California’s Privacy Patchwork Demonstrates the Challenges of Multiple Laws

May 11, 2020

The potential disruptive impact of multiple state privacy laws creating a patchwork quilt of inconsistent or conflicting restrictions has been spotlighted for some time.  What has not been adequately focused on is that these types of inconsistencies can take place within states as well as between them. California’s privacy landscape is a prime example as its various privacy restrictions have constantly grown more and more complex.  The California Consumer Privacy Act of 2018 (CCPA) has joined the California Online Privacy Protection Act (CalOPPA), the “Shine the Light” statute (STL), and other laws as the newest addition to the sweeping privacy  legal array in the “Golden State.”  Instead of strengthening protections for California consumers, differences in the state’s multiple privacy laws could have the exact opposite effect.  Misalignments between them could frustrate consumers and confuse businesses in their earnest attempts to comply with competing requirements.

In Section 1798.175, the CCPA states that “wherever possible, law relating to consumers’ personal information should be construed to harmonize with the provisions of this title, but in the event of a conflict… the provisions of the law that afford the greatest protection for the right of privacy for consumers should control.”  Though this section directly addresses the possibility of incompatible or conflicting privacy laws in California, it unfortunately presents many more questions than it answers.  For instance, how can CalOPPA and STL be “harmonized” with the CCPA?  What constitutes a “conflict” between those laws?  And which provisions of the many California privacy laws in existence today “afford the greatest protection” for the right of privacy for consumers?

CalOPPA and STL address some of the same topics covered by the CCPA.  For example, the laws cover privacy policy disclosures and the right to access personal information in varying degrees, thereby presenting challenges regarding the right way to interpret the overlapping requirements.  This complexity is compounded by the fact that the CCPA’s enforcement date of July 1, 2020 is quickly approaching, and the regulations implementing the law’s numerous complex and ambiguous provisions remain unfinalized.  Making matters even more confusing, signatures to qualify the “California Privacy Rights Act” (CPRA or CCPA 2.0) ballot initiative were recently submitted to counties across the state, meaning that an entirely new legal regime could replace the CCPA very soon.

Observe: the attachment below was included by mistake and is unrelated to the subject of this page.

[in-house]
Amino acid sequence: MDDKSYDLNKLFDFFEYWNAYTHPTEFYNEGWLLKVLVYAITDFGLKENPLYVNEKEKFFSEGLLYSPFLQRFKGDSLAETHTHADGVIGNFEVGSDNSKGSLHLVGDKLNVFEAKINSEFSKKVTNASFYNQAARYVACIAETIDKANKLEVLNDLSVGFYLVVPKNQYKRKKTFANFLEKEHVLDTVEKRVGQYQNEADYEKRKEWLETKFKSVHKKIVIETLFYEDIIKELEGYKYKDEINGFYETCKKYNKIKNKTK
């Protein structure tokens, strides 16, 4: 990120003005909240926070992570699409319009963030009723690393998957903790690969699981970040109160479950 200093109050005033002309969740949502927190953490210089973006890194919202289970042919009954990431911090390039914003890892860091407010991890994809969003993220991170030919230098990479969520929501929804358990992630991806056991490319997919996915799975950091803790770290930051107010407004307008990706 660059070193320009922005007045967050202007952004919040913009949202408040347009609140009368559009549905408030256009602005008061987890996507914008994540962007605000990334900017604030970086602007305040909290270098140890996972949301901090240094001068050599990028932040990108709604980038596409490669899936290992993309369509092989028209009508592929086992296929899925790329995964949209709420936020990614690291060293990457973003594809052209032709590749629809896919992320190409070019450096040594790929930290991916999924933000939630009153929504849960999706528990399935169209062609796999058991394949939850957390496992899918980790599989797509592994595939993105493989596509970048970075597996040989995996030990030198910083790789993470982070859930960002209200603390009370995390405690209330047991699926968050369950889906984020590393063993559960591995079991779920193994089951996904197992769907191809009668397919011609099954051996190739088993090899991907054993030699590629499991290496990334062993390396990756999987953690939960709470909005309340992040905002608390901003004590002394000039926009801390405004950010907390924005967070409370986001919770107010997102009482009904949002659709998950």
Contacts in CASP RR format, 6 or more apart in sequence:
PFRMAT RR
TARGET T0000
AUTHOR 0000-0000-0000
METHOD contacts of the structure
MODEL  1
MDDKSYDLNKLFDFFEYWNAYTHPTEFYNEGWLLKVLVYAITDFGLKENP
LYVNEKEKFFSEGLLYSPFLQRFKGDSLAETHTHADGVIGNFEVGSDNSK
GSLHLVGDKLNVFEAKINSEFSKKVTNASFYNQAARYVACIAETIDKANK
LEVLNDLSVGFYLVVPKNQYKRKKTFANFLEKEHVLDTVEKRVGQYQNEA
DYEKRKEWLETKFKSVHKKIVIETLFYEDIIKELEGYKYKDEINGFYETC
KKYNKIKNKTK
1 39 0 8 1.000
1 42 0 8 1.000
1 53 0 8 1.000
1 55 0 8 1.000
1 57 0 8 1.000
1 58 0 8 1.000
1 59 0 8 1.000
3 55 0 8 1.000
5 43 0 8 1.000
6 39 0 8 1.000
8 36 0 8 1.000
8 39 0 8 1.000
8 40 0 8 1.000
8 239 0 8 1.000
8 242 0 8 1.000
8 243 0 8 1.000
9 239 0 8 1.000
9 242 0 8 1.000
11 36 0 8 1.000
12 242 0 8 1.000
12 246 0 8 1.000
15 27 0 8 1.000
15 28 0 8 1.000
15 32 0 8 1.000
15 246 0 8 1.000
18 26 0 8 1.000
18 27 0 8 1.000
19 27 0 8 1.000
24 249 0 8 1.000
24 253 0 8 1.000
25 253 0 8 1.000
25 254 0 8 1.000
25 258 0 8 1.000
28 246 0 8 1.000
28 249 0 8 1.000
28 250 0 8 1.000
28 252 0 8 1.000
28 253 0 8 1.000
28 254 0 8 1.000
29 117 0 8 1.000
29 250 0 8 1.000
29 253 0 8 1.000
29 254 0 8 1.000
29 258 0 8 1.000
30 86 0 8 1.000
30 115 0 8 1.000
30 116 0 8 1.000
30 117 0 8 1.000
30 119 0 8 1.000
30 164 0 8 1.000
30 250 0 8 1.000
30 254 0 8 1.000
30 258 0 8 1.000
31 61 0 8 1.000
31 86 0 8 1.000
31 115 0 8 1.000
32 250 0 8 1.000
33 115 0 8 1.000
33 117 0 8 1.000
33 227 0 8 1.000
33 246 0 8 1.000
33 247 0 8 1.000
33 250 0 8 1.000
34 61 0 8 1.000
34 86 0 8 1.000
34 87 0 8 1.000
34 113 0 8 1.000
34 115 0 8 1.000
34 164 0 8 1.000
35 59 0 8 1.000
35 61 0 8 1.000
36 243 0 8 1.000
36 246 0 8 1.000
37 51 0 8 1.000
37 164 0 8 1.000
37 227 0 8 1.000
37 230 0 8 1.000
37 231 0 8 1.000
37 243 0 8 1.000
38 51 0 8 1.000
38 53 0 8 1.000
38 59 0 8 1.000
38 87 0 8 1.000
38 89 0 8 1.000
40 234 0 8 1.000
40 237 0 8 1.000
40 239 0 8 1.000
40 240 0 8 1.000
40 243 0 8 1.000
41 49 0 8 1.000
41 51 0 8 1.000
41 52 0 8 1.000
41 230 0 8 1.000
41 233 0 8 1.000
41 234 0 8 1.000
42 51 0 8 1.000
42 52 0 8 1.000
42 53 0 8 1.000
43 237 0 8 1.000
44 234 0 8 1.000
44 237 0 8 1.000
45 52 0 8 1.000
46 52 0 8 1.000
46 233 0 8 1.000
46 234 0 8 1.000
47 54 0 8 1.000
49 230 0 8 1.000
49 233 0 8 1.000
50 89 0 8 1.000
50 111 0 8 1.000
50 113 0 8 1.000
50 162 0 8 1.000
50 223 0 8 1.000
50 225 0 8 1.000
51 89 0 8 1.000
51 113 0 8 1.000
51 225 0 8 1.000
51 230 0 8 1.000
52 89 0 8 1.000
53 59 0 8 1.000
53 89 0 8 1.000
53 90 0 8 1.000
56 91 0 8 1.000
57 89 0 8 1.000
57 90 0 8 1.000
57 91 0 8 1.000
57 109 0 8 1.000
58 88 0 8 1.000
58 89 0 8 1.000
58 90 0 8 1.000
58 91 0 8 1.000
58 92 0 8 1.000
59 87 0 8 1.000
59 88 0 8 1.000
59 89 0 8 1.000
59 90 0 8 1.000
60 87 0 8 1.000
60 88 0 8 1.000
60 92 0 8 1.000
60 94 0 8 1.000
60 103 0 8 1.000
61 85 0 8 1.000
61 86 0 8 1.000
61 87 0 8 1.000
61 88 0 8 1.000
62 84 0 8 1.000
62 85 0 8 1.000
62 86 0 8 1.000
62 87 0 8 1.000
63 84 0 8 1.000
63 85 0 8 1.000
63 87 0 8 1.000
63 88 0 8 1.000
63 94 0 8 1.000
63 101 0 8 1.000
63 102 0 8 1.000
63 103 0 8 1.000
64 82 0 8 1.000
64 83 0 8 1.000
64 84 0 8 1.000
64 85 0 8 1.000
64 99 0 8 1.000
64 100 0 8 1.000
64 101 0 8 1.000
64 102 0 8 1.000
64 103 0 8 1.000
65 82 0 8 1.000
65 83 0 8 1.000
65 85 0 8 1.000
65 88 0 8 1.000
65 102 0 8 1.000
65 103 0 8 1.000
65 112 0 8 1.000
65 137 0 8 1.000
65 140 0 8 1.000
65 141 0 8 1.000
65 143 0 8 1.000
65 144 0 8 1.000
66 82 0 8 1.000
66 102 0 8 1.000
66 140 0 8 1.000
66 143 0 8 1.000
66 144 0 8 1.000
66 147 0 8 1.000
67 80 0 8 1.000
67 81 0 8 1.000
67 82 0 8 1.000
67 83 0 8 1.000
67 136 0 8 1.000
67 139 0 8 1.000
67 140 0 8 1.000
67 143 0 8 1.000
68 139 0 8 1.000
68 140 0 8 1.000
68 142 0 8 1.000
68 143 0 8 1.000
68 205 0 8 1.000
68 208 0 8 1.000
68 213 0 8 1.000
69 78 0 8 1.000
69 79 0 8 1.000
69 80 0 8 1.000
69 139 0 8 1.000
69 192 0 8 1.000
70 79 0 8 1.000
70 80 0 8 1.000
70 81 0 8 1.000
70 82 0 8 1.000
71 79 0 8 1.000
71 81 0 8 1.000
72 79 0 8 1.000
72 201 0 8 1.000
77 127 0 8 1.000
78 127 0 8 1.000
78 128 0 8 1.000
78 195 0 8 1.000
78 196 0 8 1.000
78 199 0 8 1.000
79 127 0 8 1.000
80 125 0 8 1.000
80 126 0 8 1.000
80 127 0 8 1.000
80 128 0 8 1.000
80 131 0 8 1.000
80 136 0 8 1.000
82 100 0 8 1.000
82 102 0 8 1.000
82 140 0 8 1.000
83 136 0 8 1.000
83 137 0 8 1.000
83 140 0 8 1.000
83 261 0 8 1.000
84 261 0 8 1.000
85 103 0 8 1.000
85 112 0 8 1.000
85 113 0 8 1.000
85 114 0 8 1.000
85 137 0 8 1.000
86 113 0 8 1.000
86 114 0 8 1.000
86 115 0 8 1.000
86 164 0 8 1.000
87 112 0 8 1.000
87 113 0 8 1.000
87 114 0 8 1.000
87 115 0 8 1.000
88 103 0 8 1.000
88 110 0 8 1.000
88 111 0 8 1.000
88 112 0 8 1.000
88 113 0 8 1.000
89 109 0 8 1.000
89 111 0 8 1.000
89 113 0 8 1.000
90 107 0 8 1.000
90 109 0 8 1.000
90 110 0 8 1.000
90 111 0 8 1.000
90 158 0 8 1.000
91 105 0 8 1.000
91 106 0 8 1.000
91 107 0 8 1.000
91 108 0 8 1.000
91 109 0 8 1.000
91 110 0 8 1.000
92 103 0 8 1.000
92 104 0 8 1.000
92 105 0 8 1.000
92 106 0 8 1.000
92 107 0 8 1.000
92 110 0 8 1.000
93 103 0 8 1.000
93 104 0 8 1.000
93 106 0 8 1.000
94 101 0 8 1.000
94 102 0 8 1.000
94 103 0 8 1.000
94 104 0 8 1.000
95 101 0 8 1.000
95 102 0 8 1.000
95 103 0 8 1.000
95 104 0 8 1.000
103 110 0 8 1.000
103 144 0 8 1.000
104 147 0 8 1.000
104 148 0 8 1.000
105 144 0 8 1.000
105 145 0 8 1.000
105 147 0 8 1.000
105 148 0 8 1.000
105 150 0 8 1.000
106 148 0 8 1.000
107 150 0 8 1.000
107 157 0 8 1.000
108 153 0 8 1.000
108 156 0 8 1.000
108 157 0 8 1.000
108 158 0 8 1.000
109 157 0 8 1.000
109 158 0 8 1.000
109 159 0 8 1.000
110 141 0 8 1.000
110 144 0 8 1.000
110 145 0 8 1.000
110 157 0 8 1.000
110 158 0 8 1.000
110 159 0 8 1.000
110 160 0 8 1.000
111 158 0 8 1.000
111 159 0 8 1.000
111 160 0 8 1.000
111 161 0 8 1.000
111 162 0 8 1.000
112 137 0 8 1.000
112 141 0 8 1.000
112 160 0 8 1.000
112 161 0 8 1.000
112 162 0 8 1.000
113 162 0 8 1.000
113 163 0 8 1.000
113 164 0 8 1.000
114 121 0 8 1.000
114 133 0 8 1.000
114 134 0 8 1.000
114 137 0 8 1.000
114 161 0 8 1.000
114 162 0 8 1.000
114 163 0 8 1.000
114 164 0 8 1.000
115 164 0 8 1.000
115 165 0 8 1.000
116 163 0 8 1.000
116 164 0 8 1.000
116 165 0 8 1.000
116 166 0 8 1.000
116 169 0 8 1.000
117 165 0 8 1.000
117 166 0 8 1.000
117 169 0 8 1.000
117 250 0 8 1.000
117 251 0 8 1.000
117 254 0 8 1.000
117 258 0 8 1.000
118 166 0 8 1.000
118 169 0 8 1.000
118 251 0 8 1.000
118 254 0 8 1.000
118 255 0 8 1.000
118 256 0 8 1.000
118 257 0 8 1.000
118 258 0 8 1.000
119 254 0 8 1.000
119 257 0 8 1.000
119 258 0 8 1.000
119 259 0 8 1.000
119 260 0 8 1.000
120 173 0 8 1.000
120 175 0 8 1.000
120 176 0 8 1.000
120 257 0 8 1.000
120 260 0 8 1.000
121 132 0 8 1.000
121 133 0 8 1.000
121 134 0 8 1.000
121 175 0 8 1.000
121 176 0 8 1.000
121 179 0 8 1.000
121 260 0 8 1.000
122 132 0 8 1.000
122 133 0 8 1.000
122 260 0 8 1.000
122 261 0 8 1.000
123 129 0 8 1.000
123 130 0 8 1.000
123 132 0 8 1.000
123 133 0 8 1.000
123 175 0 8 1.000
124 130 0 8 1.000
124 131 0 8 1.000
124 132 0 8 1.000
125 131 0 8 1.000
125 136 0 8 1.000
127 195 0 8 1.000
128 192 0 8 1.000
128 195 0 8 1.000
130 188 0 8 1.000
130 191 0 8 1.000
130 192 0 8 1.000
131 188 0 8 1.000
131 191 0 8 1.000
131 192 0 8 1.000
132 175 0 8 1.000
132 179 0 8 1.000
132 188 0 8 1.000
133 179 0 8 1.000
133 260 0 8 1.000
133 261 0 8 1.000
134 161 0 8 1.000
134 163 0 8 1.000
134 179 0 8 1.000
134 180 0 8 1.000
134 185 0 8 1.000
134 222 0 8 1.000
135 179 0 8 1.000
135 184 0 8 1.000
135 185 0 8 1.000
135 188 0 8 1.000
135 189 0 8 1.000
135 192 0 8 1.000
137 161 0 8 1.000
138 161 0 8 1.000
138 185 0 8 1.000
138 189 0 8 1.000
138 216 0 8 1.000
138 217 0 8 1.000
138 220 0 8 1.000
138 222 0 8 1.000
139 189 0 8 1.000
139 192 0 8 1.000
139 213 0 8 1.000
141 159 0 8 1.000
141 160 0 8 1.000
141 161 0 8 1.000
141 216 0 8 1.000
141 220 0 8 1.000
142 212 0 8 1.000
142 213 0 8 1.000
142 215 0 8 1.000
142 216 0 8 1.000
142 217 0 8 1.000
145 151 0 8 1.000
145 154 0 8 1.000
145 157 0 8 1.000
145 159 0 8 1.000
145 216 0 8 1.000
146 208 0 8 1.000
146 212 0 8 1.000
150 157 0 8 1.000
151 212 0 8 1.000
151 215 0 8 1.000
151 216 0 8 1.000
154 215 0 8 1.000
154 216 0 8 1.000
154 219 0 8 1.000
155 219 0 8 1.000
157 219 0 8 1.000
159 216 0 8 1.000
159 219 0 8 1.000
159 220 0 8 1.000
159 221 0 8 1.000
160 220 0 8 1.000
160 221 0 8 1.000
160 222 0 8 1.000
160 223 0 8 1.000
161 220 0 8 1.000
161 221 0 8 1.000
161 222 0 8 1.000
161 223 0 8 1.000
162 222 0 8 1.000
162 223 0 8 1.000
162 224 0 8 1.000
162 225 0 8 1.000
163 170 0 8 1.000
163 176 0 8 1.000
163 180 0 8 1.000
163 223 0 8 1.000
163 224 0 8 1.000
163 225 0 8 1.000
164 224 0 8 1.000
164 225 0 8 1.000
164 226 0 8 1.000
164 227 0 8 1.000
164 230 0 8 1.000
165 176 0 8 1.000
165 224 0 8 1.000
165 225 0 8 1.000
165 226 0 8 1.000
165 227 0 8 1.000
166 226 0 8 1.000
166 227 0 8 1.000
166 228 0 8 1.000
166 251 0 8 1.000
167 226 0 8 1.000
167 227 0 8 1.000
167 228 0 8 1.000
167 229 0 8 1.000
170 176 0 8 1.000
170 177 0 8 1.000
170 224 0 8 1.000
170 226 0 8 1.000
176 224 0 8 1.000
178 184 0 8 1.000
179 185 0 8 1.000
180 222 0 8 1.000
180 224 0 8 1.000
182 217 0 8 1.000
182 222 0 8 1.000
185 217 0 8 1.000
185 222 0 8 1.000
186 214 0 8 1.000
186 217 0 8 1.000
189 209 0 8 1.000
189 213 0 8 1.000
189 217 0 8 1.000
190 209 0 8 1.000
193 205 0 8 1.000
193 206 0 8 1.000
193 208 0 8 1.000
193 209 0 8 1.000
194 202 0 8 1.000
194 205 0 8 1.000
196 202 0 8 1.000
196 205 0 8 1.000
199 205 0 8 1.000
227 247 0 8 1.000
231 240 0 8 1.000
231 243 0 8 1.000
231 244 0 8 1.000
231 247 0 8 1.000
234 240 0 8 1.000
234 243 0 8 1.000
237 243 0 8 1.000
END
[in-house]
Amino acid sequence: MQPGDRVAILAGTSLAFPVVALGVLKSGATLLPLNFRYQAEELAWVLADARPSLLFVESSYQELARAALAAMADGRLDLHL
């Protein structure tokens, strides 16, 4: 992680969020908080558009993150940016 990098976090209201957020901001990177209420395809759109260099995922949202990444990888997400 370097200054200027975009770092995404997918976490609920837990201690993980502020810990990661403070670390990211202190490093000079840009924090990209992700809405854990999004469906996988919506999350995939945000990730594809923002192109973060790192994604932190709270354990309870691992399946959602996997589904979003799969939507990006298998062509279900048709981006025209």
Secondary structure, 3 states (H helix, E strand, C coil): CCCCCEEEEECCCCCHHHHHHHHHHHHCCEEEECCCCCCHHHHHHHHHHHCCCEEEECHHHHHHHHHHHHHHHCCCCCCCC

California’s experience with multiple competing privacy statutes and initiatives illustrates the complexity that can be created when conflicting standards apply to the same topic.  The issues posed by multiple privacy laws in California serve as a useful barometer for what could happen across this country as more and more states enter the fray and pass privacy legislation.  

Consumers in California and the United States as a whole would be far better served by a single, strong national data privacy standard that provides clear, consistent protections for consumers.  For this reason, ANA supports Privacy for America, a framework for national legislation that  defines prohibited data practices that make personal data vulnerable to breach or misuse, insures enforcement through an expanded and strengthened Federal Trade Commission, while preserving the benefits that come from responsible use of data.  As experience in California demonstrates, multiple privacy laws can lead to conflict and confusion.  A unified, national approach to privacy is the only way to assure clear protections for consumers wherever they reside in the United States, while providing much needed certainty and consistency for businesses.


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